One in five university teaching staff are not confident in designing and delivering online teaching, a new survey by the Office for Students suggests – and nearly half are not keen to teach online in the long-term.
The survey results have been published today in a new report, billed by the OfS as a “major review” of online teaching and learning in HE in England.
The survey also found that students are broadly content with the quality of the teaching and learning they have received during the pandemic – although a significant minority lacked good internet access, the right hardware and adequate space to study.
Teaching staff survey results
An OfS-commissioned YouGov poll of nearly 550 academics found that 21% were ‘very confident’ they could design and deliver digital teaching during the pandemic – 59% said they were ‘fairly’ confident, and 18% reported feeling unconfident.
Sir Michael Barber, who chairs the OfS and led the review, told journalists yesterday universities must “increase training and support for academic staff to make the most of these digital opportunities”. He added that UK HE sector global competitiveness relied on institutions mastering this “emerging field”.
The survey also suggests that 53% of teaching staff in HE are concerned about the risks of digital tools; in comparison, 37% had no concerns. The survey does not disaggregate the underlying reasons for these anxieties, but the report suggests that staff have ongoing concerns about data privacy and intellectual property rights. These misgivings may also relate to the historic level of training, experience and support offered by institutions. The survey suggests 36% could not access technical support to teach online during the pandemic, 27% did not feel supported, and 47% had never taught online before. Only 23% reported teaching online more than once a month before the pandemic.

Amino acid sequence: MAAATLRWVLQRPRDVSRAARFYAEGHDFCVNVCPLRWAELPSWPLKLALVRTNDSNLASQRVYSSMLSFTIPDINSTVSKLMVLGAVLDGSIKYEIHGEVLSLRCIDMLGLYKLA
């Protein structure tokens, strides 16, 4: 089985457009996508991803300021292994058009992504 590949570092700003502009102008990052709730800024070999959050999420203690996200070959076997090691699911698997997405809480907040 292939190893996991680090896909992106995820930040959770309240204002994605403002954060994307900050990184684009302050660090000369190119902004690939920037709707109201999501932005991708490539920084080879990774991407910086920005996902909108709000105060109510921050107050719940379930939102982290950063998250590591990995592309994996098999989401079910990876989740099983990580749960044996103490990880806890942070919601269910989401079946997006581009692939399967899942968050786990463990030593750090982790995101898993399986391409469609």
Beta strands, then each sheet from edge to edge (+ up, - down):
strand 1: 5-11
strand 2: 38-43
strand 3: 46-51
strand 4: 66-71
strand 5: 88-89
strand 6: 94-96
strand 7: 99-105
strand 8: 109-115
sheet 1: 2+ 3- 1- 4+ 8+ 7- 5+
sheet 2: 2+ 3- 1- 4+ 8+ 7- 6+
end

As a result, the lecturers surveyed appear divided on whether they wanted to continue teaching online long-term: 52% were in favour, 48% were not.
The results suggest 56% are eager to return to in-person teaching as soon as possible, compared to 34% who are not. The area where staff were most positive is in accessibility and opportunities for new ways of working: 70% felt online teaching offered “new and exciting” ways to do their jobs in the future. Those areas considered ripe for long-term online delivery by teaching staff were one-to-ones with students (51%), engagement with colleagues (45%) and lectures (41%).
The YouGov survey shows that – despite a series of high-profile tuition fee refunds petitions – students were, on the whole, satisfied with the teaching offered during the pandemic.
At the time of the survey (18 November to 2 December), 92% of students were learning wholly or mostly online. More than half (56%) felt teaching was better than or in line with what their university or college said they would receive, but a third (32%) reported the opposite. A significant majority (67%) were content with the teaching received – versus 29% who were not.
A substantial minority (48%) of students – and the majority of postgraduates – said they were not asked to provide feedback on their digital teaching.